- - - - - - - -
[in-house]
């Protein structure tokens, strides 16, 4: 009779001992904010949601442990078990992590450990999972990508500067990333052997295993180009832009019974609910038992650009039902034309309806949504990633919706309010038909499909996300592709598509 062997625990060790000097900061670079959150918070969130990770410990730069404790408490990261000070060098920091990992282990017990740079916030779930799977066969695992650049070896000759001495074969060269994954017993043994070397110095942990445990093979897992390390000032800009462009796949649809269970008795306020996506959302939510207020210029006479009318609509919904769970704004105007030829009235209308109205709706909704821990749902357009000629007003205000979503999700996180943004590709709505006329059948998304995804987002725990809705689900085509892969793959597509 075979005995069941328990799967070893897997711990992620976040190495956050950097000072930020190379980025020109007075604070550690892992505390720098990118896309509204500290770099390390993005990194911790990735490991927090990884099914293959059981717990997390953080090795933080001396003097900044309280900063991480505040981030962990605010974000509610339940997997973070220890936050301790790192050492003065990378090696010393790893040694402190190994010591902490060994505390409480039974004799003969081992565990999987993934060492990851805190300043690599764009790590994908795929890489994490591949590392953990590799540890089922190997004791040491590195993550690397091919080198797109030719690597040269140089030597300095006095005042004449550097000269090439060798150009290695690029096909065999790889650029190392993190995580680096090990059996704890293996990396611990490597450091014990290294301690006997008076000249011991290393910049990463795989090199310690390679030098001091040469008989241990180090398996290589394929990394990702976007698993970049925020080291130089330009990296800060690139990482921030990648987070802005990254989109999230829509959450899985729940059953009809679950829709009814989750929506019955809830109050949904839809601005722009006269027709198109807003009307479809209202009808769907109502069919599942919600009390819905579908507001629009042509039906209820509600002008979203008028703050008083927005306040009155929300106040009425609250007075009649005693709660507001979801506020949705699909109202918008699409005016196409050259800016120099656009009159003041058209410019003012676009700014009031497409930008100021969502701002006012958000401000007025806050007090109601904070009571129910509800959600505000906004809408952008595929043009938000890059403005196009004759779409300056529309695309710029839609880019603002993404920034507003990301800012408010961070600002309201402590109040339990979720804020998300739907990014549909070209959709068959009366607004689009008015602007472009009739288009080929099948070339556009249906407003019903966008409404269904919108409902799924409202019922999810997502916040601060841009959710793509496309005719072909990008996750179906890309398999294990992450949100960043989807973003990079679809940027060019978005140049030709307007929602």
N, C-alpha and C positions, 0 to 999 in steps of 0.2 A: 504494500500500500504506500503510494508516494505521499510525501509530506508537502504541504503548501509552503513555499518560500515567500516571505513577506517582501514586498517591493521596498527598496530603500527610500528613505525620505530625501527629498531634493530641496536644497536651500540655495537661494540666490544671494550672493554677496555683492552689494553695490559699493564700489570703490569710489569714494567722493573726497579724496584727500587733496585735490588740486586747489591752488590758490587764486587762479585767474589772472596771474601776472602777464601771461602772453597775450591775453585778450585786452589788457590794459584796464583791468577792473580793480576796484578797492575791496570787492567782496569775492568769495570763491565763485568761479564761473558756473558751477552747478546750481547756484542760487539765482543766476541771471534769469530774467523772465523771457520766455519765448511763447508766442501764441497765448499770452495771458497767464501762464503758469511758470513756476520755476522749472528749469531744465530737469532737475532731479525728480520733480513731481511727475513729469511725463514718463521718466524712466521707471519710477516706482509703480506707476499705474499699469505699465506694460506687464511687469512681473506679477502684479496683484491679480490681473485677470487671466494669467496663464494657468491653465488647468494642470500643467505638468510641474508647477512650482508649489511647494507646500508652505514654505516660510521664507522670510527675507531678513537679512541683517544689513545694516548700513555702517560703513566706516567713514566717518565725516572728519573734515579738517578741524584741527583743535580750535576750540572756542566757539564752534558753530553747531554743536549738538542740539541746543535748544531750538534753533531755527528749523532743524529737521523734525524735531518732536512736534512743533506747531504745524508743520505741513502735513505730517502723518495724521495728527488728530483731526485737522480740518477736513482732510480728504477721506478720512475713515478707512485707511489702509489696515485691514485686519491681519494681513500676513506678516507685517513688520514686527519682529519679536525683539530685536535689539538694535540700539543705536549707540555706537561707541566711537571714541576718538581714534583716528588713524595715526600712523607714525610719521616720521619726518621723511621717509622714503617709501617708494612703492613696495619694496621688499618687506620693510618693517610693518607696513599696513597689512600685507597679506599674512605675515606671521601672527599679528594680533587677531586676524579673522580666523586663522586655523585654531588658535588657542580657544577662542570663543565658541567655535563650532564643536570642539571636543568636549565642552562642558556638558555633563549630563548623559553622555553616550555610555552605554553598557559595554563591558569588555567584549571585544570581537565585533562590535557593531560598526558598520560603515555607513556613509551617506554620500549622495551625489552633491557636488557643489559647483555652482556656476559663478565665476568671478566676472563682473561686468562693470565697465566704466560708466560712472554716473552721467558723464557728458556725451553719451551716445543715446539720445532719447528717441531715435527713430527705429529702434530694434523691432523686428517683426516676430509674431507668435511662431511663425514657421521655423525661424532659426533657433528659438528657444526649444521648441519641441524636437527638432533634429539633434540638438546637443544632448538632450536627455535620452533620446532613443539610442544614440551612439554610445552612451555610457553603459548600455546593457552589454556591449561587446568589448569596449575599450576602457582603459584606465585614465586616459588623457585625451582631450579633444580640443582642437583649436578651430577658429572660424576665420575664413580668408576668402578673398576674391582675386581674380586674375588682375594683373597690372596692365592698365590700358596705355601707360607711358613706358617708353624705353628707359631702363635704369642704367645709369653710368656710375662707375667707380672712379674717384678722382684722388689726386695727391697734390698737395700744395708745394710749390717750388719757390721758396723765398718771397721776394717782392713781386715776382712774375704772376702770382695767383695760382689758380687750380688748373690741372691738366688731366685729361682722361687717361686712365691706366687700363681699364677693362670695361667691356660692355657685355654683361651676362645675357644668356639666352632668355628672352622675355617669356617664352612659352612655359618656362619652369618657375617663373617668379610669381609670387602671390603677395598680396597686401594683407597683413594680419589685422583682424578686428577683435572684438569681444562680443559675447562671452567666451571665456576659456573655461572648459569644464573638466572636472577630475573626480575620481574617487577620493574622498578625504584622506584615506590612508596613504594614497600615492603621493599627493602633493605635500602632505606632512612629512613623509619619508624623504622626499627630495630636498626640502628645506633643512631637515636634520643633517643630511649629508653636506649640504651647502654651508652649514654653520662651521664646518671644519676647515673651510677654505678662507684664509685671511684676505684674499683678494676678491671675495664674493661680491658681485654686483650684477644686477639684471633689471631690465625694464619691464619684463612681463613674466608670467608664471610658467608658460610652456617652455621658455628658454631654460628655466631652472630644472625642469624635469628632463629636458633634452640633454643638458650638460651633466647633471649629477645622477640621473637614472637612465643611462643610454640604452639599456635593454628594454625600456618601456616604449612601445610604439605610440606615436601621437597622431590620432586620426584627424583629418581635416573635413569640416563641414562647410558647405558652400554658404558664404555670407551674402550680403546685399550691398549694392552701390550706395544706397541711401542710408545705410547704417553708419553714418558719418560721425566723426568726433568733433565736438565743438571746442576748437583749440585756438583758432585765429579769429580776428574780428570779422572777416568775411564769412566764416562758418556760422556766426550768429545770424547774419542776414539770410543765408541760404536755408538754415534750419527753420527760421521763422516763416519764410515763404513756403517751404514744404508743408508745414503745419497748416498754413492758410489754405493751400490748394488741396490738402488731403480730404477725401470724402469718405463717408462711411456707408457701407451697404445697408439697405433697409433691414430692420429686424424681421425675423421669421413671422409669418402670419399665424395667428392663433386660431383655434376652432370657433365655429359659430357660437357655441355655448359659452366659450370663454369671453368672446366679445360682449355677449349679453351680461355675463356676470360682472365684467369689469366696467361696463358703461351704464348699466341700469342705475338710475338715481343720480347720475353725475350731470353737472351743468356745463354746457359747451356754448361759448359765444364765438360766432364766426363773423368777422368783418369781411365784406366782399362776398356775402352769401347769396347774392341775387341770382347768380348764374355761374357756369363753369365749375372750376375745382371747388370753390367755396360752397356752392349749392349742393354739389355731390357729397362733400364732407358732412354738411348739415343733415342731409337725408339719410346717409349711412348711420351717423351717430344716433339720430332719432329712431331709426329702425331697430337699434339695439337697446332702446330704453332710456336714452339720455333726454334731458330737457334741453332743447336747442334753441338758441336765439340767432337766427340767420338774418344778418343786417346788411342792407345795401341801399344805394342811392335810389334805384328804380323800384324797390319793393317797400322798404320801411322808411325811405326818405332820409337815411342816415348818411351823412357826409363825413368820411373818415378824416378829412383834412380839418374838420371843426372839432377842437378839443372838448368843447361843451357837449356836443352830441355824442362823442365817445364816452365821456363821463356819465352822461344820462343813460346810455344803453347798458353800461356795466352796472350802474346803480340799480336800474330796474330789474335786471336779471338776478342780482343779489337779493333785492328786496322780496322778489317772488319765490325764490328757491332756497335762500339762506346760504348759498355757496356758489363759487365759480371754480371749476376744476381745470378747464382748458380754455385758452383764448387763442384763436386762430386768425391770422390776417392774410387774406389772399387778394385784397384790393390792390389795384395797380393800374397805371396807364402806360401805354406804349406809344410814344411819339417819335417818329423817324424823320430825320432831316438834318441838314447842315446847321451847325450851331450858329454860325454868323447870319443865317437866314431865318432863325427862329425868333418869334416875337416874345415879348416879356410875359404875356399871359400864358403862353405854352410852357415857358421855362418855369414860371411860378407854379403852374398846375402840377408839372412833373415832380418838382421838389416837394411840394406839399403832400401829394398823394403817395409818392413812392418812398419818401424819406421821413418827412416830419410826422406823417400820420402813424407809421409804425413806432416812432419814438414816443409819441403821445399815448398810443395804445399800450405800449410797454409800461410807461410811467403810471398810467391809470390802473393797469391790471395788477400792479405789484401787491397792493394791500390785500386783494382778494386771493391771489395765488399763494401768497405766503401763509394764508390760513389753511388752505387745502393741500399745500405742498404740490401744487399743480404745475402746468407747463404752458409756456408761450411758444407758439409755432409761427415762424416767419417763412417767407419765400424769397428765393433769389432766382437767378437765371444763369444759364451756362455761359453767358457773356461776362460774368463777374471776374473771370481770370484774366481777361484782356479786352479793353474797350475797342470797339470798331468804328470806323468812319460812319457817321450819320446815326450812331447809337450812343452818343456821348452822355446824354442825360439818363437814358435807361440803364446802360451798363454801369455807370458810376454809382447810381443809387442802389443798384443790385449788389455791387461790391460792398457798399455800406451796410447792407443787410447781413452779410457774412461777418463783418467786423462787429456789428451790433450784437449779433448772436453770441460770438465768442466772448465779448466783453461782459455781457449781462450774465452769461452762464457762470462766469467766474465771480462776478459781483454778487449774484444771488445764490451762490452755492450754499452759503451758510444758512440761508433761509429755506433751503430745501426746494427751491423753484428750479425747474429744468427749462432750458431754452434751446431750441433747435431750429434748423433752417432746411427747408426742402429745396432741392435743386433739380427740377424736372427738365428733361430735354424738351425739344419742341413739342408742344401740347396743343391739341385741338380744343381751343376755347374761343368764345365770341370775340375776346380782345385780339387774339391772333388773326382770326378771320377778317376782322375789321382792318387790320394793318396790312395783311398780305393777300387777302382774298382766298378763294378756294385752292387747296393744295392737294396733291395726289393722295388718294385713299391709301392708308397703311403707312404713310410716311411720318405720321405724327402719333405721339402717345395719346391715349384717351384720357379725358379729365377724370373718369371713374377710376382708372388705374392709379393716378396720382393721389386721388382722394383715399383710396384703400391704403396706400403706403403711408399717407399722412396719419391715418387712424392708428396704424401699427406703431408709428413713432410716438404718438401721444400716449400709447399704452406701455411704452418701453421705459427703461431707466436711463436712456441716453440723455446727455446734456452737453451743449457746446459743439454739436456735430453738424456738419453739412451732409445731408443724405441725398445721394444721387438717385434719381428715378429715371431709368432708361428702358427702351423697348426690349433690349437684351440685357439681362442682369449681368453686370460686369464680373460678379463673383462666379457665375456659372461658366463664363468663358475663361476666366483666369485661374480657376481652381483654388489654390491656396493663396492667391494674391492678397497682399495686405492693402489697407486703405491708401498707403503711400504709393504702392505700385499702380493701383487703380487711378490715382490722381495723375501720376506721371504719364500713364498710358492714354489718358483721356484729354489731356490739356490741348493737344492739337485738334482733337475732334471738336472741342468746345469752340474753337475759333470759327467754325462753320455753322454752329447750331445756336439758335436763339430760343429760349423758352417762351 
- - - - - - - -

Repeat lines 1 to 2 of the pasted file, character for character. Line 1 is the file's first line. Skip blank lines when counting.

[in-house]
């Protein structure tokens, strides 16, 4: 009779001992904010949601442990078990992590450990999972990508500067990333052997295993180009832009019974609910038992650009039902034309309806949504990633919706309010038909499909996300592709598509 062997625990060790000097900061670079959150918070969130990770410990730069404790408490990261000070060098920091990992282990017990740079916030779930799977066969695992650049070896000759001495074969060269994954017993043994070397110095942990445990093979897992390390000032800009462009796949649809269970008795306020996506959302939510207020210029006479009318609509919904769970704004105007030829009235209308109205709706909704821990749902357009000629007003205000979503999700996180943004590709709505006329059948998304995804987002725990809705689900085509892969793959597509 075979005995069941328990799967070893897997711990992620976040190495956050950097000072930020190379980025020109007075604070550690892992505390720098990118896309509204500290770099390390993005990194911790990735490991927090990884099914293959059981717990997390953080090795933080001396003097900044309280900063991480505040981030962990605010974000509610339940997997973070220890936050301790790192050492003065990378090696010393790893040694402190190994010591902490060994505390409480039974004799003969081992565990999987993934060492990851805190300043690599764009790590994908795929890489994490591949590392953990590799540890089922190997004791040491590195993550690397091919080198797109030719690597040269140089030597300095006095005042004449550097000269090439060798150009290695690029096909065999790889650029190392993190995580680096090990059996704890293996990396611990490597450091014990290294301690006997008076000249011991290393910049990463795989090199310690390679030098001091040469008989241990180090398996290589394929990394990702976007698993970049925020080291130089330009990296800060690139990482921030990648987070802005990254989109999230829509959450899985729940059953009809679950829709009814989750929506019955809830109050949904839809601005722009006269027709198109807003009307479809209202009808769907109502069919599942919600009390819905579908507001629009042509039906209820509600002008979203008028703050008083927005306040009155929300106040009425609250007075009649005693709660507001979801506020949705699909109202918008699409005016196409050259800016120099656009009159003041058209410019003012676009700014009031497409930008100021969502701002006012958000401000007025806050007090109601904070009571129910509800959600505000906004809408952008595929043009938000890059403005196009004759779409300056529309695309710029839609880019603002993404920034507003990301800012408010961070600002309201402590109040339990979720804020998300739907990014549909070209959709068959009366607004689009008015602007472009009739288009080929099948070339556009249906407003019903966008409404269904919108409902799924409202019922999810997502916040601060841009959710793509496309005719072909990008996750179906890309398999294990992450949100960043989807973003990079679809940027060019978005140049030709307007929602």